Michael: Hello everyone. Welcome to HaBO Village Podcast. I'm Michael Redman.
Kathryn: And I'm Kathryn Redman.
Michael: And we are part of a duo. We're married, we run our company Half A Bubble Out and we run HaBO Village, the HaBO Village Podcast, where we're encouraging leaders of small businesses to be passion and provision leaders that are creating companies that have more profit and more joy so you can go farther and faster in your company and experience your dream of owning a business.
Kathryn: Okay, we're done. No, we're not done. We're just starting.
Michael: We're just starting. Today, we're going to be talking about being back after a hiatus. We're going to be talking about what we did on that hiatus and a big project and talking to you about what it takes to go into building a large project, new product for your company. Some of the fears, some of the excitement, some of the hard work. And then we're going to kind of set a pace for the rest of this year a little bit and see what's going to happen. So welcome, roll music.
Michael: All right. Welcome back, and today we're just going to start talking about where have we been for the last six months and what's been going on. And the big theme of today is talking about big projects and big endeavors that you want to take in your business. What does that look like? What are the challenges of getting there and how do you get through them? So talk to us. What have we been doing? Tell everybody who's listening.
Kathryn: What have we been doing? So we have spent, we spent June through December and then into the early part of this year we built and launched a full course called the Passion and Provision Course and all the things that we've been talking about on this podcast about multiple places where we need to have minimum competency, casting vision, leadership, marketing and sales.
Michael: Yup, all the cool stuff.
Kathryn: All the management, all of that finance. We built an entire course to deliver training around those six core concepts of running a passion and provision company. And it was a lot of work. I think there's 78 videos or some such thing.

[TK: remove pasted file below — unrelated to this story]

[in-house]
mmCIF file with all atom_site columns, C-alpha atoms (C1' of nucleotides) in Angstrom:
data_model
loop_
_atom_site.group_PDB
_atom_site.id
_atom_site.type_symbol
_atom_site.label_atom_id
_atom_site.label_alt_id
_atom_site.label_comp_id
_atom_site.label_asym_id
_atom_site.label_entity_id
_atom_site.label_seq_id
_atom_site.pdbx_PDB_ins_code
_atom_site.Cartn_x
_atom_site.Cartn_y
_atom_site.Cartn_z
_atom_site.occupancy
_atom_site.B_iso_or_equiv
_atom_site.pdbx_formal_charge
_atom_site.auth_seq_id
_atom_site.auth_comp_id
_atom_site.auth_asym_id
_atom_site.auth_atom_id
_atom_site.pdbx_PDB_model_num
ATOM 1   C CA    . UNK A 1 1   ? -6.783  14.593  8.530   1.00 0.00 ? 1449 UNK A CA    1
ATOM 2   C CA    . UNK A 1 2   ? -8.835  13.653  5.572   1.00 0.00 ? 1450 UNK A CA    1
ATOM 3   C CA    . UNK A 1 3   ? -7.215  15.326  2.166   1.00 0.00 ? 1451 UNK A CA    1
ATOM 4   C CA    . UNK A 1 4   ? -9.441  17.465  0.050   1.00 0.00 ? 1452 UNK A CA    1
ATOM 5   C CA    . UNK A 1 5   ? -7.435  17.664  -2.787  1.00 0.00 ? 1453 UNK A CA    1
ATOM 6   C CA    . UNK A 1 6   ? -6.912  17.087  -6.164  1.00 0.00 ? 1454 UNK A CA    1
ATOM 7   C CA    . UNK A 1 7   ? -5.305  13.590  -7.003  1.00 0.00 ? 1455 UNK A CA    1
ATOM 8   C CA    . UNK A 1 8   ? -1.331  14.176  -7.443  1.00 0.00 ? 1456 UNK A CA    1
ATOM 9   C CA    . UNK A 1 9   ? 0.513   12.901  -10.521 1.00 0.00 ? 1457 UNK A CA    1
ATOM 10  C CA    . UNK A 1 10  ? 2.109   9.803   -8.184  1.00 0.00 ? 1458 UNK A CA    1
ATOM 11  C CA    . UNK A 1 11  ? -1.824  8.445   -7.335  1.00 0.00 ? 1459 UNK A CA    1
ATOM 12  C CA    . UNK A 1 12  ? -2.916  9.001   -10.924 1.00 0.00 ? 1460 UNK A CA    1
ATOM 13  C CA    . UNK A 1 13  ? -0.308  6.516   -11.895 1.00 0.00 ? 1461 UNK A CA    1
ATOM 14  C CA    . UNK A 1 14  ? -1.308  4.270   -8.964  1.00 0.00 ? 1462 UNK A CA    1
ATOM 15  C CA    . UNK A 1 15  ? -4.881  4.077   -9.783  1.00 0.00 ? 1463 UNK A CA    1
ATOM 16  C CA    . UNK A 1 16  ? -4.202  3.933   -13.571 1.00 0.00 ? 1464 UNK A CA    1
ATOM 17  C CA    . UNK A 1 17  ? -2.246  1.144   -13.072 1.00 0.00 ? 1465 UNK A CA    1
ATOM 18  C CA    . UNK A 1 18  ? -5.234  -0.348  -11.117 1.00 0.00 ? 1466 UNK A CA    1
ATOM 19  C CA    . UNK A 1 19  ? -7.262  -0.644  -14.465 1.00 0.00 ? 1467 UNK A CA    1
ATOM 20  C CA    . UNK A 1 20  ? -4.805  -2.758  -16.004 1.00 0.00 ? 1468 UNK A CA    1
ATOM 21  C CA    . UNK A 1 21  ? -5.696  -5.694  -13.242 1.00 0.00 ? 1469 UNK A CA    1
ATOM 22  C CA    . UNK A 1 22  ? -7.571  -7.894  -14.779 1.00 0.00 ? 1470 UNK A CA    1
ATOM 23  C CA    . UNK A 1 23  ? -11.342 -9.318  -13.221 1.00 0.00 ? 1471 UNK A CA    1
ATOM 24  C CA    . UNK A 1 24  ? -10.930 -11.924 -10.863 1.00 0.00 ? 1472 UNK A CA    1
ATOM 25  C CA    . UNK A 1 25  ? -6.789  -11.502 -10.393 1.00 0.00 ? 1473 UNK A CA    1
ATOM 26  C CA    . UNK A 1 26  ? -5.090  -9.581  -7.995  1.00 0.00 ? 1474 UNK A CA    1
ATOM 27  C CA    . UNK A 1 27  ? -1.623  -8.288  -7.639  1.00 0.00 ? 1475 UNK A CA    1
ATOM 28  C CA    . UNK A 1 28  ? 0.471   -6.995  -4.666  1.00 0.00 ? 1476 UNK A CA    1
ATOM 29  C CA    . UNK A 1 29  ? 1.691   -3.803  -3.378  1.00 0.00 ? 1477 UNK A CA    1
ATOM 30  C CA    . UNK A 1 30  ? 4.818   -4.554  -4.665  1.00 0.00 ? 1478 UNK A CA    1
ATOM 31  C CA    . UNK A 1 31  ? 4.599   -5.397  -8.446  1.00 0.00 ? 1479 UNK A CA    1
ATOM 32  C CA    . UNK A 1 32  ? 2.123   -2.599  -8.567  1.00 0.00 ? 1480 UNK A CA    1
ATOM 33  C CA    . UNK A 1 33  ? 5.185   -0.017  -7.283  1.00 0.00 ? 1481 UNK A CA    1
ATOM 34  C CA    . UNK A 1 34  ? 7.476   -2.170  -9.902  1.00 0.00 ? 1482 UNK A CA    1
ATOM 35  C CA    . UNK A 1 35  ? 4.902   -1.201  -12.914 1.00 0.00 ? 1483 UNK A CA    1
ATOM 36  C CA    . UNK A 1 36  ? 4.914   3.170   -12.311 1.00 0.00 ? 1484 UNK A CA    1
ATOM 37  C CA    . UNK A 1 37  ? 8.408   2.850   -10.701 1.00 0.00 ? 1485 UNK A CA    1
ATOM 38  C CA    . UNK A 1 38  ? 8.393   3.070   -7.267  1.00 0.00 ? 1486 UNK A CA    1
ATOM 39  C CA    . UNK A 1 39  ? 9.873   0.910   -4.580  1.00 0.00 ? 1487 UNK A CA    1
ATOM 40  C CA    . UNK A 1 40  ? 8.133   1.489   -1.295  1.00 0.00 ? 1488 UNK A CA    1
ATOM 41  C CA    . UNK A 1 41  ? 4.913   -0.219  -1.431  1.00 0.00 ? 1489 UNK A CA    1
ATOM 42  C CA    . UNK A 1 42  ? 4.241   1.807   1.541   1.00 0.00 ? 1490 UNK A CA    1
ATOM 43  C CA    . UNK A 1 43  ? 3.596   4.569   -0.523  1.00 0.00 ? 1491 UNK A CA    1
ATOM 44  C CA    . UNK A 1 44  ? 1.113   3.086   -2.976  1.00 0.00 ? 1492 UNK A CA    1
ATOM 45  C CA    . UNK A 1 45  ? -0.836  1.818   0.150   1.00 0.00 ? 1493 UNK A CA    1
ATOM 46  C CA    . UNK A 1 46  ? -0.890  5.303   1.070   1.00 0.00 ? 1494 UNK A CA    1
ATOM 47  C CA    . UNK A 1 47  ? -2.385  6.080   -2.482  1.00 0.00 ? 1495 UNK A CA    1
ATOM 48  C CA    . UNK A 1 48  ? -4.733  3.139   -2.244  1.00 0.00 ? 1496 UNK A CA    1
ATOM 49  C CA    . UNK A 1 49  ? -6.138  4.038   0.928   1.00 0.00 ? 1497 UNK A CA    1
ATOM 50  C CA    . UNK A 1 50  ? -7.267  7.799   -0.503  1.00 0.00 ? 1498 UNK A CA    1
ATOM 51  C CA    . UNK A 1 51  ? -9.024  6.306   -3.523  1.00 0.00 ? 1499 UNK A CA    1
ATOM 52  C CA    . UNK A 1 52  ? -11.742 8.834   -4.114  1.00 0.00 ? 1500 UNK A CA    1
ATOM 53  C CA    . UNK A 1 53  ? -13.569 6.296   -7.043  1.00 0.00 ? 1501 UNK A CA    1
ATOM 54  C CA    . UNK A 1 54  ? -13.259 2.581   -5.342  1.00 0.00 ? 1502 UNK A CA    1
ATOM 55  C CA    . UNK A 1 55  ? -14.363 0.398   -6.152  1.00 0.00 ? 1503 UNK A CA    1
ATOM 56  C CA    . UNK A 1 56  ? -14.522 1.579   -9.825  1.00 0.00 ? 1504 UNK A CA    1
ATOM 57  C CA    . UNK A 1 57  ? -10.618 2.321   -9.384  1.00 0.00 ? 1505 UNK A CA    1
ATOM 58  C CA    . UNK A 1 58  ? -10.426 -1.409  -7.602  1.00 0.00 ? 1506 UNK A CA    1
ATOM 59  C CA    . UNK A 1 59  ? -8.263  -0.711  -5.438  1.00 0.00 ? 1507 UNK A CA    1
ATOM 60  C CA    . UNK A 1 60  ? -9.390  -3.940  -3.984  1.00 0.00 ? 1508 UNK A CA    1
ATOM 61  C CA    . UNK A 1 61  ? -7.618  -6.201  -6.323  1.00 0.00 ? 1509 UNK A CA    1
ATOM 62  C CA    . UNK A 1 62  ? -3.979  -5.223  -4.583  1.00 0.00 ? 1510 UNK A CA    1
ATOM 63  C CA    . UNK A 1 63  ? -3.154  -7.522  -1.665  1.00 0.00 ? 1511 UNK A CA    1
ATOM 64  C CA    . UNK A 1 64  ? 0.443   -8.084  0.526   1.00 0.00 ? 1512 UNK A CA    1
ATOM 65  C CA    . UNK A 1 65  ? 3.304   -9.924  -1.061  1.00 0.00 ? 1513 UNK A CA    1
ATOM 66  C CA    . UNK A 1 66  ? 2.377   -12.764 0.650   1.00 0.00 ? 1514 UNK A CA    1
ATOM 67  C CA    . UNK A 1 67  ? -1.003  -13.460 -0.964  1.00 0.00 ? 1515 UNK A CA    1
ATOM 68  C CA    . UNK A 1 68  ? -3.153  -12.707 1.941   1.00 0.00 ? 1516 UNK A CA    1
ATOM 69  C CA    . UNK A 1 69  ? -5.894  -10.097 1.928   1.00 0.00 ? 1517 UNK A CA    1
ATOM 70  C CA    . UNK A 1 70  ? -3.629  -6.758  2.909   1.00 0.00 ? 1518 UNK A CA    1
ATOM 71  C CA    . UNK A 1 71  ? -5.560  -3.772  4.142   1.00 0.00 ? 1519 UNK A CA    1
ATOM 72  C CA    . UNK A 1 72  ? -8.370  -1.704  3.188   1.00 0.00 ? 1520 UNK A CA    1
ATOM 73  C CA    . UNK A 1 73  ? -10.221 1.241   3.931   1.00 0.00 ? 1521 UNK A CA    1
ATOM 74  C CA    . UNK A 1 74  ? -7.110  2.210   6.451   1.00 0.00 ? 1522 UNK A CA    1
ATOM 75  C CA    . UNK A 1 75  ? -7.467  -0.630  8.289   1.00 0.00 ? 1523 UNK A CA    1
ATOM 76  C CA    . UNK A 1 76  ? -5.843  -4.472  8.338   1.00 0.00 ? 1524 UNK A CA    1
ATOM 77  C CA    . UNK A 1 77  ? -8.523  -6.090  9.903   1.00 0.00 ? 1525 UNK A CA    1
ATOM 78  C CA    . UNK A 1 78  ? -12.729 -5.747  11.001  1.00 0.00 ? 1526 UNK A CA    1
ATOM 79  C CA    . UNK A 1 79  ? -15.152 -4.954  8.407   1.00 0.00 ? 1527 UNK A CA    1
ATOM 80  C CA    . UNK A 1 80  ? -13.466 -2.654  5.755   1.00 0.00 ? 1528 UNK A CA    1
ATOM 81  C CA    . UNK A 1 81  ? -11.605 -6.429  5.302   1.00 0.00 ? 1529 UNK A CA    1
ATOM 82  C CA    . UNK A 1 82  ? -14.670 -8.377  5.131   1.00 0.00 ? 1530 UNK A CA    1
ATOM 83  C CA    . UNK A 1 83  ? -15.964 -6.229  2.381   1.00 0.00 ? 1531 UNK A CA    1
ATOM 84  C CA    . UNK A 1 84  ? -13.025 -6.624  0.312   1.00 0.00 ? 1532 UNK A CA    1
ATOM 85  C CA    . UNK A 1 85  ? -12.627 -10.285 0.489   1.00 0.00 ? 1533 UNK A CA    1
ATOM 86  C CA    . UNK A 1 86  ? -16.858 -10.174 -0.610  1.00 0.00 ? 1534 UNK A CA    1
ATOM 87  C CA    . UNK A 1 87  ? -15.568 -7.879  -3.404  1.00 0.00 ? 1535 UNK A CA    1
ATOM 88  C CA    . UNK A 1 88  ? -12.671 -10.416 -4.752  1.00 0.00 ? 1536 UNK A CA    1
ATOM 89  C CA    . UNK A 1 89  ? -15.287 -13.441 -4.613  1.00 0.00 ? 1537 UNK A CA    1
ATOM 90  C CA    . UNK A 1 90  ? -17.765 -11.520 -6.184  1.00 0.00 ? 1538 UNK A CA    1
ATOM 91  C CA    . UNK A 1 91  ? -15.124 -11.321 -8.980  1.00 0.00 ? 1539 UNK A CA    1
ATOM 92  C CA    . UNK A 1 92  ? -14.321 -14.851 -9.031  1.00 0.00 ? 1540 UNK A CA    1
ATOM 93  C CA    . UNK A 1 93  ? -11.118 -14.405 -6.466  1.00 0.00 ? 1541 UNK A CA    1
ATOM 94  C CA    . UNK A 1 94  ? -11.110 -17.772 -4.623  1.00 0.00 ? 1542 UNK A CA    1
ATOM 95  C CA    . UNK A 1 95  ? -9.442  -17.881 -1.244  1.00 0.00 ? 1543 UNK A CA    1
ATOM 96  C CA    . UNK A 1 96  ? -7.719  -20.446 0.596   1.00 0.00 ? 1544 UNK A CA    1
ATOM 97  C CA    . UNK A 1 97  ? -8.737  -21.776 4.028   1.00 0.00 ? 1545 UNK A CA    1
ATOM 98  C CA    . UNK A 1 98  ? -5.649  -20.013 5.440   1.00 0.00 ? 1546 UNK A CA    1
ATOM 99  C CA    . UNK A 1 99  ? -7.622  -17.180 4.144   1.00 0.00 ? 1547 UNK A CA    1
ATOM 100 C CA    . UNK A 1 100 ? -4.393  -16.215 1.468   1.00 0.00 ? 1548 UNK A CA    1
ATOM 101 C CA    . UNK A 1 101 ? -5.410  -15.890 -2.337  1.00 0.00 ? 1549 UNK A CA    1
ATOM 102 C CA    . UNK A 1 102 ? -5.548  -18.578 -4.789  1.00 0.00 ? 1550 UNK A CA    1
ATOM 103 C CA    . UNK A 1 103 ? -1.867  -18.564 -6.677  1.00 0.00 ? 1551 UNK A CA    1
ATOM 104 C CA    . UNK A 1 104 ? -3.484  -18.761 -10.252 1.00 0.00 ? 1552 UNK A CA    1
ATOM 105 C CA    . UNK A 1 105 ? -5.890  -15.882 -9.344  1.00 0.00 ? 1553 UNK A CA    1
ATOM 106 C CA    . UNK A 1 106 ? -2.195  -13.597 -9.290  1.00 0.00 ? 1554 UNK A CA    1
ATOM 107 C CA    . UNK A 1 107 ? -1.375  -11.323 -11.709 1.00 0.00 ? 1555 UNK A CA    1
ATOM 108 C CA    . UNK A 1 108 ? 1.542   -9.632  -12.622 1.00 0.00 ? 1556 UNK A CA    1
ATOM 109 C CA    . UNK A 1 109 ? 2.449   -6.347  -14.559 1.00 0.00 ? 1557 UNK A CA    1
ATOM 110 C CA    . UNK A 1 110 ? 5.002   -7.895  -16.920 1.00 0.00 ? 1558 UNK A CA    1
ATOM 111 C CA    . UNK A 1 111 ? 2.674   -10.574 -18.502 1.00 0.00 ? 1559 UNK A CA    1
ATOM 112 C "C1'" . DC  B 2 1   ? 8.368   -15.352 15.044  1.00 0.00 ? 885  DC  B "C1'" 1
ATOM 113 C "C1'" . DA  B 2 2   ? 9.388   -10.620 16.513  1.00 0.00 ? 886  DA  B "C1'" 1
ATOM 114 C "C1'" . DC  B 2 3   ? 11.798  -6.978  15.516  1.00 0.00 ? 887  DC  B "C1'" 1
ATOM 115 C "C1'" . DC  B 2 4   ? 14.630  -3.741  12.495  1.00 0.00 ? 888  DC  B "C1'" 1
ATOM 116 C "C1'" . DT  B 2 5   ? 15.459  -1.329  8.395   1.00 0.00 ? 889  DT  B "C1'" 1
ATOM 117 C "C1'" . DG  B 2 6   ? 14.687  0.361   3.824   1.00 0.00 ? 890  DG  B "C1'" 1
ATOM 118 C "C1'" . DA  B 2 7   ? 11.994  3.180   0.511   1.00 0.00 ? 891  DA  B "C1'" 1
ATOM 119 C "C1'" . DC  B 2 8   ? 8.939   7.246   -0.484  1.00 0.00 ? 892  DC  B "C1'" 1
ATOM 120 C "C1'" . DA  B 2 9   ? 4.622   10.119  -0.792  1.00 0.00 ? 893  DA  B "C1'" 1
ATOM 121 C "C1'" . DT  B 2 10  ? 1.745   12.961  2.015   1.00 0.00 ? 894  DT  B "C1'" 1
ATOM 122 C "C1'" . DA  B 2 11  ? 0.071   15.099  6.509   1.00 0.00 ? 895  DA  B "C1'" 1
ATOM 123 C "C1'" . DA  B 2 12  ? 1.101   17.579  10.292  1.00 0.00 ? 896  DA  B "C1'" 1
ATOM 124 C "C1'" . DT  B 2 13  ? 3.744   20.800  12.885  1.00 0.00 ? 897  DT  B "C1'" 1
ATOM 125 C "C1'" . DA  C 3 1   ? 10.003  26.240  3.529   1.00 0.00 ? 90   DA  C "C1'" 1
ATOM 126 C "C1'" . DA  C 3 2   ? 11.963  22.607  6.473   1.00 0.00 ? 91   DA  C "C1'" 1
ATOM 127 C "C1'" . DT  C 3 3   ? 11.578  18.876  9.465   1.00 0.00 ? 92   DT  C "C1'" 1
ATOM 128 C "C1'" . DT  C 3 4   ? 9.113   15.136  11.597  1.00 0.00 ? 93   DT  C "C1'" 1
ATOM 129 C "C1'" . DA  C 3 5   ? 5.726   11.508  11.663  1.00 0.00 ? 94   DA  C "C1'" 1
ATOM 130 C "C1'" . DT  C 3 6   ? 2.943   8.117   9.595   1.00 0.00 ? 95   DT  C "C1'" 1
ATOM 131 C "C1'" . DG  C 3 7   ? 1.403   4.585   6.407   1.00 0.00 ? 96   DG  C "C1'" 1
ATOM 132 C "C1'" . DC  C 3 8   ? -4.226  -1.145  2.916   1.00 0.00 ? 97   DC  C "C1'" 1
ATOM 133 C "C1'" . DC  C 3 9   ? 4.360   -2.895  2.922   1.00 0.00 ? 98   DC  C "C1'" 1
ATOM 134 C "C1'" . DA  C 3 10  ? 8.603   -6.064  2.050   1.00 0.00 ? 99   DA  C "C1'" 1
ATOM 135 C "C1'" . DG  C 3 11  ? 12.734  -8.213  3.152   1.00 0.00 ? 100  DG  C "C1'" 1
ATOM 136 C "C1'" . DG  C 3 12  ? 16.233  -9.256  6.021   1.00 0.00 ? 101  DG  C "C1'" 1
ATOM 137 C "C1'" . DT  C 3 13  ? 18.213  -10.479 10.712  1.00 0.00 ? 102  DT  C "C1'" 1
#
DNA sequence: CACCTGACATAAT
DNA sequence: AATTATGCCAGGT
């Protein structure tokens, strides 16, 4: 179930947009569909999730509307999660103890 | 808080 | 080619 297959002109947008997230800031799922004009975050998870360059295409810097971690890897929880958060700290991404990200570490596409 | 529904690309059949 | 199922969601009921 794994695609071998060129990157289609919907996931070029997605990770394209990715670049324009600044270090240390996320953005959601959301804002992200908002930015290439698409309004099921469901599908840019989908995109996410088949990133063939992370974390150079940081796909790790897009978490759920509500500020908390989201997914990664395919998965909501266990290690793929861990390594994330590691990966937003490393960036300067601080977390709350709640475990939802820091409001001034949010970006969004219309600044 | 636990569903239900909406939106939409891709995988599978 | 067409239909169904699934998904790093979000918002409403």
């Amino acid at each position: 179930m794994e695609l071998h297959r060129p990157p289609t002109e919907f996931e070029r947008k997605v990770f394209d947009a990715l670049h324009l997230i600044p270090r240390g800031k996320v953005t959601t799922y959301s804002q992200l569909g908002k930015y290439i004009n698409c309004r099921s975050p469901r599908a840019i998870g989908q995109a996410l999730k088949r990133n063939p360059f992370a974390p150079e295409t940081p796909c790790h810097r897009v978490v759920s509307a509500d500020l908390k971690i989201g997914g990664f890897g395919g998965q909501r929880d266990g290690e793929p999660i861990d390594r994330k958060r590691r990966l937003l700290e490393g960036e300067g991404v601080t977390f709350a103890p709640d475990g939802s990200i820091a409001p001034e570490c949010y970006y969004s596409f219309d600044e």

Michael: Seventy-eight videos. We did a lot of work. And built a lot of projects. But what we are doing is really going after having over 50 some podcasts. Because when we started our podcast we really went, "Okay, is there a market for this? Do people really care? Is the way we approach things and the wisdom, unique wisdom that we bring from our experience and knowledge, is it going to be a value?" And we keep hearing back over and over again that it is. And that's really exciting to us. And what we realized is with our consulting and our firm Half A Bubble Out, that there's so much value in so much need. And we love helping business leaders, entrepreneurs, small business leaders of profit and nonprofit organizations that have people and visions and dreams and run into challenges. We love helping them get unstuck. And so we went, "Okay, the next thing that's really needed is a course. There needs to be something out there that's going to be of value." So we've spent last year working on and it was a labor of love. It was painful.
Kathryn: It was so painful.
Michael: It was a race. It was an endurance race.
Kathryn: Wasn't it? It was. So we did a beta launch and we had just a handful of people going through it and we were staying ahead of them at about a week at a time. And our staff was like, "Whoa," because we were building curriculum and so between the video and the editing and the curriculum build and all of the tech built in the background to get this thing, it was a massive endeavor.
Michael: Yeah, it really was. Well, and one of the things that some of you may be going, "Oh, my gosh, why did you do that? You sold something you didn't have built yet?" Yes, we did.
Kathryn: Welcome to being an entrepreneur.
Michael: It actually is a very established product strategy as oftentimes, especially in bootstrap companies where you go, "We're not going to invest all this money in creating a product that we aren't a hundred percent sure will take off." So what you do sometimes is you plan it out, you strategize, you think about everything, especially if it can be delivered over time. And then you sell and then you build. Actually, that's been a strategy for decades, probably centuries, "Can I sell?" I'm sure that Ford did something like this. I've heard stories of different companies where it's like, "Okay, can we sell 500 of these? And then if we can, we build up." Matter of fact, we have a client right now who sells farm equipment, very expensive farm equipment in the nut harvesting industry and they never build and then stock their floor and then sell tractors after they'd been built. They always sell orders for next year. They take the orders and they do it. So you've probably heard of that strategy.